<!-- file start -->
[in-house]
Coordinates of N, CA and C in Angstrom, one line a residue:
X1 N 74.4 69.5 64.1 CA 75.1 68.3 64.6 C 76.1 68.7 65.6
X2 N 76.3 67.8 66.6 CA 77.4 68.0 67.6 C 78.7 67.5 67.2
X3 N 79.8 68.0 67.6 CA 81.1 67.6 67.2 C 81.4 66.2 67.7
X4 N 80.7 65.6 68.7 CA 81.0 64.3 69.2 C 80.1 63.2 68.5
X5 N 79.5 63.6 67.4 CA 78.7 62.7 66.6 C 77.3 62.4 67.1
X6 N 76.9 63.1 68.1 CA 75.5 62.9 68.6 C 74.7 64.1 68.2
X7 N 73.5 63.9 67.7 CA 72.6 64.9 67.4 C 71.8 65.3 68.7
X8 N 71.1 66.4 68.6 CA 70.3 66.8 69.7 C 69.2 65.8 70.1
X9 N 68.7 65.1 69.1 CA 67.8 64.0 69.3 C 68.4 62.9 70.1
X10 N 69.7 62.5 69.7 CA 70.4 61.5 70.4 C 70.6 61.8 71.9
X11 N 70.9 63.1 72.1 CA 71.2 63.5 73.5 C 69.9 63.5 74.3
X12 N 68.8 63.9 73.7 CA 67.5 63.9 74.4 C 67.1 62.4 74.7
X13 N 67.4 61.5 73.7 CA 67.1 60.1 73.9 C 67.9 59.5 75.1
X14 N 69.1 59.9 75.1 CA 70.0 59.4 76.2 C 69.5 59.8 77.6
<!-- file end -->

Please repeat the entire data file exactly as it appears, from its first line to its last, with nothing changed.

[in-house]
Coordinates of N, CA and C in Angstrom, one line a residue:
X1 N 74.4 69.5 64.1 CA 75.1 68.3 64.6 C 76.1 68.7 65.6
X2 N 76.3 67.8 66.6 CA 77.4 68.0 67.6 C 78.7 67.5 67.2
X3 N 79.8 68.0 67.6 CA 81.1 67.6 67.2 C 81.4 66.2 67.7
X4 N 80.7 65.6 68.7 CA 81.0 64.3 69.2 C 80.1 63.2 68.5
X5 N 79.5 63.6 67.4 CA 78.7 62.7 66.6 C 77.3 62.4 67.1
X6 N 76.9 63.1 68.1 CA 75.5 62.9 68.6 C 74.7 64.1 68.2
X7 N 73.5 63.9 67.7 CA 72.6 64.9 67.4 C 71.8 65.3 68.7
X8 N 71.1 66.4 68.6 CA 70.3 66.8 69.7 C 69.2 65.8 70.1
X9 N 68.7 65.1 69.1 CA 67.8 64.0 69.3 C 68.4 62.9 70.1
X10 N 69.7 62.5 69.7 CA 70.4 61.5 70.4 C 70.6 61.8 71.9
X11 N 70.9 63.1 72.1 CA 71.2 63.5 73.5 C 69.9 63.5 74.3
X12 N 68.8 63.9 73.7 CA 67.5 63.9 74.4 C 67.1 62.4 74.7
X13 N 67.4 61.5 73.7 CA 67.1 60.1 73.9 C 67.9 59.5 75.1
X14 N 69.1 59.9 75.1 CA 70.0 59.4 76.2 C 69.5 59.8 77.6